A retailer the size of Walmart is bound to create a big wake, and they continue to press on the accelerator. Their massive store footprint gave them a significant edge that they capitalized on to execute grocery pickup and delivery that now reaches 96% of the US. They are in the midst of collapsing their popular and widely used Walmart Grocery app into their broader Walmart overall app, likely in hopes of simplifying and positioning themselves further as an Amazon alternative. In part one, we referenced their recent launch of Walmart Unlimited, another shot across the Amazon bow. With a tweaked subscription model and a broader full cart offering, Walmart has remodeled the consumer facing experience. Late last week Walmart announced hundreds of layoffs in brick & mortar-centric roles like store planning and real estate as it looks to further integrate it’s physical and digital businesses. Meanwhile Alphabot, Pickup Tower, and other technologies hint at Walmart’s interest in improving the operational efficiency and cost model for the final mile. Given their deep history in supply chain excellence, we wouldn’t be surprised if the next phase of their growth leans heavily on logistics efficiencies.
Instacart meanwhile, continues to pick up steam as the leader of third party players. As of our last analysis in May, Instacart covers 84% of the US population with grocery delivery, supplied by more than 5,000 local grocery stores. The pandemic has only accelerated Instacart’s coverage and popularity. A few weeks ago they added another 300 Food Lion stores in the east. While home delivery from retail stores is where they excel, they have more recently invested in providing curbside pickup operations for smaller retailers. Curbside as we noted, is becoming a pandemic favorite and has more market share than delivery.
The delivery providers that could stir up the most innovation in the coming months very well might be outside of those two giants however. Shipt has the third largest coverage of households in the US, and has impressive multi-store coverage—a key behavior of grocery shoppers, and a competitive advantage paired up with an “all you can eat” type subscription model. Kroger’s massive investment in micro-fulfillment centers is a long term bet that will surely give them differential operational efficiency, and a multi-year automation head start. And Amazon remains the innovative sleeper; their brick & mortar experiments, broad subscription base, and deep pockets cannot be ignored.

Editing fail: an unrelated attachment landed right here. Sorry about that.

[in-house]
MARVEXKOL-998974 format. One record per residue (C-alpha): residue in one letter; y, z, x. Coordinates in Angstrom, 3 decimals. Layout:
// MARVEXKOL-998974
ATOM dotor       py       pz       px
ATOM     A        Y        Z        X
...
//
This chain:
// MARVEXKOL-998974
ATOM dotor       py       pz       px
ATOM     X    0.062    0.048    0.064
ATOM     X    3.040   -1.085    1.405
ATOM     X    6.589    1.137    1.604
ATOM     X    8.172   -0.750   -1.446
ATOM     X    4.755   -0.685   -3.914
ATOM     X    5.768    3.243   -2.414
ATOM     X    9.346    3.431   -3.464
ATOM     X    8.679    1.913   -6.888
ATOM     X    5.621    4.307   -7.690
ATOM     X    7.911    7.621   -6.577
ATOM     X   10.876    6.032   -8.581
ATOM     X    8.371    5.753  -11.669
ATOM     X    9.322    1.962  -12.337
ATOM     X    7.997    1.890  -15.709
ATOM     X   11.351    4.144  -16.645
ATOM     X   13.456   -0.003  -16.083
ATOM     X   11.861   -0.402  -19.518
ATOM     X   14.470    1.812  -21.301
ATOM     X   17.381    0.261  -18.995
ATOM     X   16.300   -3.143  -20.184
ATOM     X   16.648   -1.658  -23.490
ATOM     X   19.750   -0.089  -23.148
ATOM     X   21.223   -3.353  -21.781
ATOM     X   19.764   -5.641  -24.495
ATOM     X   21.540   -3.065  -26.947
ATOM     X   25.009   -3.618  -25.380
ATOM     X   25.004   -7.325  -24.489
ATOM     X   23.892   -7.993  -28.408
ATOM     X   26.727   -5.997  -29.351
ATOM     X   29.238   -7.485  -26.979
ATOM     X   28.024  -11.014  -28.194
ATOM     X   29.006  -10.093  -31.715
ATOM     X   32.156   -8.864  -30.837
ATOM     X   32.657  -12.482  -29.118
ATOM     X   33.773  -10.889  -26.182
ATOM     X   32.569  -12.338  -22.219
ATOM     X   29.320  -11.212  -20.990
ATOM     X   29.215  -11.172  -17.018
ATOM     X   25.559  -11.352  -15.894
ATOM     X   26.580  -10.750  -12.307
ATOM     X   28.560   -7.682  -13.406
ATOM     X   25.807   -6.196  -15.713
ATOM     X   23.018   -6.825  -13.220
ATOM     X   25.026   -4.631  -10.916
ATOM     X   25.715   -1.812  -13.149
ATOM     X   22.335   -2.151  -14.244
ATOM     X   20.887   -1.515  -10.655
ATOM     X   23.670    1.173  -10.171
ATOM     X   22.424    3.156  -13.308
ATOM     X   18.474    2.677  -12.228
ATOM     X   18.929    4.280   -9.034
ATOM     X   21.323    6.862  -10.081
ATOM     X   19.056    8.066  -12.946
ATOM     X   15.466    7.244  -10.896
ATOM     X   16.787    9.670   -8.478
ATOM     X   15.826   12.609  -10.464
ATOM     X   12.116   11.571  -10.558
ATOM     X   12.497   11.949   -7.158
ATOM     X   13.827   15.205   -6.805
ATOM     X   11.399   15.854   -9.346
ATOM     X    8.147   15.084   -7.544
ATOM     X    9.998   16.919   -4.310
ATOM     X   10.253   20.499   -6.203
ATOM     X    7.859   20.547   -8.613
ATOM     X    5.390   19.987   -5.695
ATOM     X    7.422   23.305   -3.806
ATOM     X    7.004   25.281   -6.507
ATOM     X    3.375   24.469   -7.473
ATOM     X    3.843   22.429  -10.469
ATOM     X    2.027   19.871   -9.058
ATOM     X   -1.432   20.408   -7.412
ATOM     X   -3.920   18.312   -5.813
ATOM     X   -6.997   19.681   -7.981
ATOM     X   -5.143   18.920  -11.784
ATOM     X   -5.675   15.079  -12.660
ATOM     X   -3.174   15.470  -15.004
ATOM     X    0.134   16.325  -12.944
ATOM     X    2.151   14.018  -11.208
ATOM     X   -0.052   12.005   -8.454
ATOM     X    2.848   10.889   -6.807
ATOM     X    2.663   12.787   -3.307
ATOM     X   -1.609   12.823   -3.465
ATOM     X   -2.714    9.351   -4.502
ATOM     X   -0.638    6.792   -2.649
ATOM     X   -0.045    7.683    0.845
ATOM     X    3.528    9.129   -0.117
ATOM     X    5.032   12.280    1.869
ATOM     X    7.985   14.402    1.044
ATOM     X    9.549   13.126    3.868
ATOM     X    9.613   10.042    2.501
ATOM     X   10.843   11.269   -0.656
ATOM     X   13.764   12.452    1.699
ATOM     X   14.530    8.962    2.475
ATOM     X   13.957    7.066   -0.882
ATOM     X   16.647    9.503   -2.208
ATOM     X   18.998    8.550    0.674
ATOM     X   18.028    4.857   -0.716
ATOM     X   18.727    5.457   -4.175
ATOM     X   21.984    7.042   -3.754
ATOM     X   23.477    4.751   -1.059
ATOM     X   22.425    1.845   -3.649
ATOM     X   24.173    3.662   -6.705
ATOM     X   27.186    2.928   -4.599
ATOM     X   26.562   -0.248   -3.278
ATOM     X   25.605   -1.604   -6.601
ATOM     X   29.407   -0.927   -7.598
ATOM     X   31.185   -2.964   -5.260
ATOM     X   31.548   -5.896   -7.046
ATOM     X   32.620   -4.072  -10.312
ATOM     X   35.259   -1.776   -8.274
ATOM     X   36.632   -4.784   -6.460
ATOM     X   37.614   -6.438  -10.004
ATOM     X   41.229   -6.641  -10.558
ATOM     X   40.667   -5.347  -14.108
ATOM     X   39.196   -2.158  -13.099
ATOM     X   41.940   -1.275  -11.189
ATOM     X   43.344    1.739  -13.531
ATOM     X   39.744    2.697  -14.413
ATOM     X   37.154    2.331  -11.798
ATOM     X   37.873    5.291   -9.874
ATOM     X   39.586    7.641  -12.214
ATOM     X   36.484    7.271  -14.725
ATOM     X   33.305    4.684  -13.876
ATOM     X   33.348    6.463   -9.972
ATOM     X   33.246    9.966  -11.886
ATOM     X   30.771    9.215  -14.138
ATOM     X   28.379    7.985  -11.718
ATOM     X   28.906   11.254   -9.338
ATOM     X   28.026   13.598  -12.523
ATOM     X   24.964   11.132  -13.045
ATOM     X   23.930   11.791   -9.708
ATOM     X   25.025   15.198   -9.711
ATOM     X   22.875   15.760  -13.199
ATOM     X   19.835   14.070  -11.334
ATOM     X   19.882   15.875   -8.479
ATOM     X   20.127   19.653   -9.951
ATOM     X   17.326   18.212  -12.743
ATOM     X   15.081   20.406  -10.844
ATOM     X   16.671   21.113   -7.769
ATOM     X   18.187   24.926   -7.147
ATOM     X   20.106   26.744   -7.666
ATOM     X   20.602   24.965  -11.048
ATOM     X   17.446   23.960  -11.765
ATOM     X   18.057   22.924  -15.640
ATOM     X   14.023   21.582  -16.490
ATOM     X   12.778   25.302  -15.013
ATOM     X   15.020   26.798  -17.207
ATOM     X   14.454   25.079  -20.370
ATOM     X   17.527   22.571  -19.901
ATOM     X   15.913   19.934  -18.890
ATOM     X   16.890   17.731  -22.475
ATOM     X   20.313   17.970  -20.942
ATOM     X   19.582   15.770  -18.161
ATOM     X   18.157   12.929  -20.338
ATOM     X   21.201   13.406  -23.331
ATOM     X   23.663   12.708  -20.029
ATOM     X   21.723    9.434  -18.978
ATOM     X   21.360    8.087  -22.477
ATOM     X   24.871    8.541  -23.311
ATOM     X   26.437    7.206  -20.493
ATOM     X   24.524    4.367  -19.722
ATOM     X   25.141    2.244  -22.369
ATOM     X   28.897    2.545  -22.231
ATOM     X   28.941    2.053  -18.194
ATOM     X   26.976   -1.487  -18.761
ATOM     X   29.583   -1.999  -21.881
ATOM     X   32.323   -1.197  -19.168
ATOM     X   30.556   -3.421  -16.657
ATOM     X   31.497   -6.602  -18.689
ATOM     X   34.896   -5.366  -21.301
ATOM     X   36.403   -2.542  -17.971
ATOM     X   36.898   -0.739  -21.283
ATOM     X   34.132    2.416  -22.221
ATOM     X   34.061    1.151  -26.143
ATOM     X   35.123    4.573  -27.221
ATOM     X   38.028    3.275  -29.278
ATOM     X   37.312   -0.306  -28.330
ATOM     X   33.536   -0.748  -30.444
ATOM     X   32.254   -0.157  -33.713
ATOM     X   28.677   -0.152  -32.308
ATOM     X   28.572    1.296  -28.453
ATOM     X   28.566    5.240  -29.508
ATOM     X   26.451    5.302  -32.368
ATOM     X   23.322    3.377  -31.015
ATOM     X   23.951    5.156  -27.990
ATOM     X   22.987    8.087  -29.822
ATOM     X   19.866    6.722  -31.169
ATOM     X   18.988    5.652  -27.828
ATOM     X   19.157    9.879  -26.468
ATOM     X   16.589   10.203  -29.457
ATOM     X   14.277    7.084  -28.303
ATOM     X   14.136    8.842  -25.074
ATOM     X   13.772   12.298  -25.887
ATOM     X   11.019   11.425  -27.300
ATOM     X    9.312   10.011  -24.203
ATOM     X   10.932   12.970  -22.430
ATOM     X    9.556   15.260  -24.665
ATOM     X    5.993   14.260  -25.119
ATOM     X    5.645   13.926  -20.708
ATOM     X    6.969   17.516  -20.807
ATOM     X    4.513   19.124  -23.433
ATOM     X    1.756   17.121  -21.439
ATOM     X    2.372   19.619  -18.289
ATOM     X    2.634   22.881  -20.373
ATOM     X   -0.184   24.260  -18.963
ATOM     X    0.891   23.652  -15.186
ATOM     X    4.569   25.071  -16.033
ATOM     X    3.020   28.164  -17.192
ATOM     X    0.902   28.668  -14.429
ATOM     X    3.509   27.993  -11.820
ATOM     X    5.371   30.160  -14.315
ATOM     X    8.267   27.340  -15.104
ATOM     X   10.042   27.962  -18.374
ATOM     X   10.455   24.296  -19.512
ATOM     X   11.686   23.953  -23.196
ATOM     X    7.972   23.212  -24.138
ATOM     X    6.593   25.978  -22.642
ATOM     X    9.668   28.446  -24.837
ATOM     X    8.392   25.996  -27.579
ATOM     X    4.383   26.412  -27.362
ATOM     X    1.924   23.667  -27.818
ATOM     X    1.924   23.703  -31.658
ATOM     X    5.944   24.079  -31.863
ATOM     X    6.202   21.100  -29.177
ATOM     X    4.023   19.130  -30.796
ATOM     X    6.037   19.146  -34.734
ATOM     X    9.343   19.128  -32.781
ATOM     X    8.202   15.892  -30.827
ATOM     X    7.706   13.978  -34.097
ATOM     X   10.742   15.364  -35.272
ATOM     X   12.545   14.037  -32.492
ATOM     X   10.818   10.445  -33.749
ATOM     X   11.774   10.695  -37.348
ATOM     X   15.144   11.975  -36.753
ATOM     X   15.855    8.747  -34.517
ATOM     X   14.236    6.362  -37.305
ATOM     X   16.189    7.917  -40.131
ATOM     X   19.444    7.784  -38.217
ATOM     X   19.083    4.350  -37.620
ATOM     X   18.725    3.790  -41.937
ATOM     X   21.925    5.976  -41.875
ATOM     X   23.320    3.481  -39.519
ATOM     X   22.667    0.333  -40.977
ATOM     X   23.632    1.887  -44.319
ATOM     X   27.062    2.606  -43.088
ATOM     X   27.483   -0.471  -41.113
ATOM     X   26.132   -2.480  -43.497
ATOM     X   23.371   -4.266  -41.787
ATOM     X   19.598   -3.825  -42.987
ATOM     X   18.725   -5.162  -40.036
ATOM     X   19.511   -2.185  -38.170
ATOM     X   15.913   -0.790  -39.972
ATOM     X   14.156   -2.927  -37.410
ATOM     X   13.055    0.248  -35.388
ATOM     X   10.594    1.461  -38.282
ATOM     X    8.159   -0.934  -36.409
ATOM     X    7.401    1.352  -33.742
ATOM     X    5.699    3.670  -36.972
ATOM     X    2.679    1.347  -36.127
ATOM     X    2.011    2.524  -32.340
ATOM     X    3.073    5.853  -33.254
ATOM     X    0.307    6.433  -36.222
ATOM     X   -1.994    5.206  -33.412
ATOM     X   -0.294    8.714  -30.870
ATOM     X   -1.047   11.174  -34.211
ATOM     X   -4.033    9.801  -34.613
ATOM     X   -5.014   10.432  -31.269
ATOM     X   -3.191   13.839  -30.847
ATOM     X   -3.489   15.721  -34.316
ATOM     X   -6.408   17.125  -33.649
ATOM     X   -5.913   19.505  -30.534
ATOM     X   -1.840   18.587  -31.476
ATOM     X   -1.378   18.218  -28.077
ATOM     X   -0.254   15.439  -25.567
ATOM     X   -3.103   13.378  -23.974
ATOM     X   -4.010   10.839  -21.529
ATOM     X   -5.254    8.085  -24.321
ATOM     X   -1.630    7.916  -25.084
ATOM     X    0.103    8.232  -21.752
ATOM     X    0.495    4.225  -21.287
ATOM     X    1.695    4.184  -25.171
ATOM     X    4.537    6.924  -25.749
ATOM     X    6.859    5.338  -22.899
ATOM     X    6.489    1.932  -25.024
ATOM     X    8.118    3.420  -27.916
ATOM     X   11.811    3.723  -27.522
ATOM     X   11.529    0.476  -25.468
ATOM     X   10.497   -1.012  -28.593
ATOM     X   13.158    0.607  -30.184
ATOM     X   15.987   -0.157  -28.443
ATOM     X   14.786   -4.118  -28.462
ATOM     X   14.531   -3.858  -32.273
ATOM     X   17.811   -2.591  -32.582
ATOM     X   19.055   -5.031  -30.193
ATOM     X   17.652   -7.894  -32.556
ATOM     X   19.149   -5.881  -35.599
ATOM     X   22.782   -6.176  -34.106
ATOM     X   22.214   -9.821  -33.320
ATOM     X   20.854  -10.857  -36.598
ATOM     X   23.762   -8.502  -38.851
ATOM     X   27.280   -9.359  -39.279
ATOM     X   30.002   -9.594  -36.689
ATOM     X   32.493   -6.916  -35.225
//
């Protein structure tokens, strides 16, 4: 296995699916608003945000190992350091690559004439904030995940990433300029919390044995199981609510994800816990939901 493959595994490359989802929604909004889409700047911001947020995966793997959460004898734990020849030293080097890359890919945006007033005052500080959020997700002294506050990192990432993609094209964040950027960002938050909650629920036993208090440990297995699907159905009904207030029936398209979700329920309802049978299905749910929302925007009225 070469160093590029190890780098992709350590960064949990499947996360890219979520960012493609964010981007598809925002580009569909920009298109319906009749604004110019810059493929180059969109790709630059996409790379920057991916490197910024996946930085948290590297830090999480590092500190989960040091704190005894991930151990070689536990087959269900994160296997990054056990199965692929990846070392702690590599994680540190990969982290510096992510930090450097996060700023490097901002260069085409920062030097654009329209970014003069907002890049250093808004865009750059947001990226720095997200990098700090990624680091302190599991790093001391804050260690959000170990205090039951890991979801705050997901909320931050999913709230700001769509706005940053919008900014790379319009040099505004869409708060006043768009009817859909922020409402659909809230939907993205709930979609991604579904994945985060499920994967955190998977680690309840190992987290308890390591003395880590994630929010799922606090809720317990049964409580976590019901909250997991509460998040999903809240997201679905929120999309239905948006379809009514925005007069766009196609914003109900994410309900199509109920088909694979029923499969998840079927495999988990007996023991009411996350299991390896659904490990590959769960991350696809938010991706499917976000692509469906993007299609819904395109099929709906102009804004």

If history repeats itself, the leaderboard of fulfillment providers could look completely different a few years down the road. The newest arrival to the grocery delivery space worth noting is Uber. Uber, who has a current market cap of $53B, has seemed to set their sights on specializing in the gig/networked transportation space. In addition to their ride service business, their recent $2.65B food delivery service expansion, and their micro-mobility offerings, Uber officially entered the grocery fray in the last few weeks. Their acquisition of Cornershop last fall telegraphed their entry into the space, and Uber Grocery officially went live in July in Miami and Dallas. Uber has gained a reputation for industry-changing innovations as well as aggressive competition. The latter has already come to light as Instacart has accused Uber’s Cornership unit of IP theft in relation to product catalog details.
What remains clear is that final mile innovation will be a huge focal point in the coming years. After all, the margin and viability of online grocery depends on it.